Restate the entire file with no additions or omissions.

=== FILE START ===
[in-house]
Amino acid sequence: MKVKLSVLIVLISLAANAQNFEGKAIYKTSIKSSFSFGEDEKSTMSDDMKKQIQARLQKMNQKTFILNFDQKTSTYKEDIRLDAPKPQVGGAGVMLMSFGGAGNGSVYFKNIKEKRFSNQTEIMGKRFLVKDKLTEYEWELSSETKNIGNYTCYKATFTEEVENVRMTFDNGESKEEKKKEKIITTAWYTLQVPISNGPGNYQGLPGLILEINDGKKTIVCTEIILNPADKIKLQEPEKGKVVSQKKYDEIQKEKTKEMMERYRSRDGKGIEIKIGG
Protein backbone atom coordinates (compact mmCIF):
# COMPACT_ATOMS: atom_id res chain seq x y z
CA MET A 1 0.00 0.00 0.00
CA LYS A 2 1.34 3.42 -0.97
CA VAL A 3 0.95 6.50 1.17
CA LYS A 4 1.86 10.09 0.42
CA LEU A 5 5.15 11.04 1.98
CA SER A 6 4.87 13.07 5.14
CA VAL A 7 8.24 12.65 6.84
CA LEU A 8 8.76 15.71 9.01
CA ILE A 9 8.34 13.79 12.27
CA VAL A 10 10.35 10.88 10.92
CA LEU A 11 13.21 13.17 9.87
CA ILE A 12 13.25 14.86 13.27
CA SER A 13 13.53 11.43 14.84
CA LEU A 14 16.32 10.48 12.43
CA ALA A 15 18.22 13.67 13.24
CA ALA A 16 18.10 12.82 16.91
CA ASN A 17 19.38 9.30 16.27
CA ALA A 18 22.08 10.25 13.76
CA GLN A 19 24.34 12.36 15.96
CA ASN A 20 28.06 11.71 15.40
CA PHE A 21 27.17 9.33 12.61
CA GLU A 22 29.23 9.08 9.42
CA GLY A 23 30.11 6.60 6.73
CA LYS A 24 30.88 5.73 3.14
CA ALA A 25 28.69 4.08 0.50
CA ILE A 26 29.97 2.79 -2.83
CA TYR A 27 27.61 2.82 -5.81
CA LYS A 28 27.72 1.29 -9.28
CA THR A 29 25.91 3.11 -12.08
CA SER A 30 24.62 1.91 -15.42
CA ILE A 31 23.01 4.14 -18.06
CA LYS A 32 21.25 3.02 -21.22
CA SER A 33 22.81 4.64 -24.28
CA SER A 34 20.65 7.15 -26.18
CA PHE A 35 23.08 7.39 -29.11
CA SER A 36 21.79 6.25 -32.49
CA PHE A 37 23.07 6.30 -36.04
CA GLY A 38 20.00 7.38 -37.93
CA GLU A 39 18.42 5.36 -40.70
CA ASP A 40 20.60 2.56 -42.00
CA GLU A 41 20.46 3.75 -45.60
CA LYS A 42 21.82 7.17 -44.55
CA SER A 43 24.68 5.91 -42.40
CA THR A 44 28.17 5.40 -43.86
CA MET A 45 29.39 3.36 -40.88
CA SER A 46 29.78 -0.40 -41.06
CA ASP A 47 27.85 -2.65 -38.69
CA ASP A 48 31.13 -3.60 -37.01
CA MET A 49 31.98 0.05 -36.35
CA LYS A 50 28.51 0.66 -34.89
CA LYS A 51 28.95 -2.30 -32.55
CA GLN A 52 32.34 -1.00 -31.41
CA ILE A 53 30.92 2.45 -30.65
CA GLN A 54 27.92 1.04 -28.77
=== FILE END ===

[in-house]
Amino acid sequence: MKVKLSVLIVLISLAANAQNFEGKAIYKTSIKSSFSFGEDEKSTMSDDMKKQIQARLQKMNQKTFILNFDQKTSTYKEDIRLDAPKPQVGGAGVMLMSFGGAGNGSVYFKNIKEKRFSNQTEIMGKRFLVKDKLTEYEWELSSETKNIGNYTCYKATFTEEVENVRMTFDNGESKEEKKKEKIITTAWYTLQVPISNGPGNYQGLPGLILEINDGKKTIVCTEIILNPADKIKLQEPEKGKVVSQKKYDEIQKEKTKEMMERYRSRDGKGIEIKIGG
Protein backbone atom coordinates (compact mmCIF):
# COMPACT_ATOMS: atom_id res chain seq x y z
CA MET A 1 0.00 0.00 0.00
CA LYS A 2 1.34 3.42 -0.97
CA VAL A 3 0.95 6.50 1.17
CA LYS A 4 1.86 10.09 0.42
CA LEU A 5 5.15 11.04 1.98
CA SER A 6 4.87 13.07 5.14
CA VAL A 7 8.24 12.65 6.84
CA LEU A 8 8.76 15.71 9.01
CA ILE A 9 8.34 13.79 12.27
CA VAL A 10 10.35 10.88 10.92
CA LEU A 11 13.21 13.17 9.87
CA ILE A 12 13.25 14.86 13.27
CA SER A 13 13.53 11.43 14.84
CA LEU A 14 16.32 10.48 12.43
CA ALA A 15 18.22 13.67 13.24
CA ALA A 16 18.10 12.82 16.91
CA ASN A 17 19.38 9.30 16.27
CA ALA A 18 22.08 10.25 13.76
CA GLN A 19 24.34 12.36 15.96
CA ASN A 20 28.06 11.71 15.40
CA PHE A 21 27.17 9.33 12.61
CA GLU A 22 29.23 9.08 9.42
CA GLY A 23 30.11 6.60 6.73
CA LYS A 24 30.88 5.73 3.14
CA ALA A 25 28.69 4.08 0.50
CA ILE A 26 29.97 2.79 -2.83
CA TYR A 27 27.61 2.82 -5.81
CA LYS A 28 27.72 1.29 -9.28
CA THR A 29 25.91 3.11 -12.08
CA SER A 30 24.62 1.91 -15.42
CA ILE A 31 23.01 4.14 -18.06
CA LYS A 32 21.25 3.02 -21.22
CA SER A 33 22.81 4.64 -24.28
CA SER A 34 20.65 7.15 -26.18
CA PHE A 35 23.08 7.39 -29.11
CA SER A 36 21.79 6.25 -32.49
CA PHE A 37 23.07 6.30 -36.04
CA GLY A 38 20.00 7.38 -37.93
CA GLU A 39 18.42 5.36 -40.70
CA ASP A 40 20.60 2.56 -42.00
CA GLU A 41 20.46 3.75 -45.60
CA LYS A 42 21.82 7.17 -44.55
CA SER A 43 24.68 5.91 -42.40
CA THR A 44 28.17 5.40 -43.86
CA MET A 45 29.39 3.36 -40.88
CA SER A 46 29.78 -0.40 -41.06
CA ASP A 47 27.85 -2.65 -38.69
CA ASP A 48 31.13 -3.60 -37.01
CA MET A 49 31.98 0.05 -36.35
CA LYS A 50 28.51 0.66 -34.89
CA LYS A 51 28.95 -2.30 -32.55
CA GLN A 52 32.34 -1.00 -31.41
CA ILE A 53 30.92 2.45 -30.65
CA GLN A 54 27.92 1.04 -28.77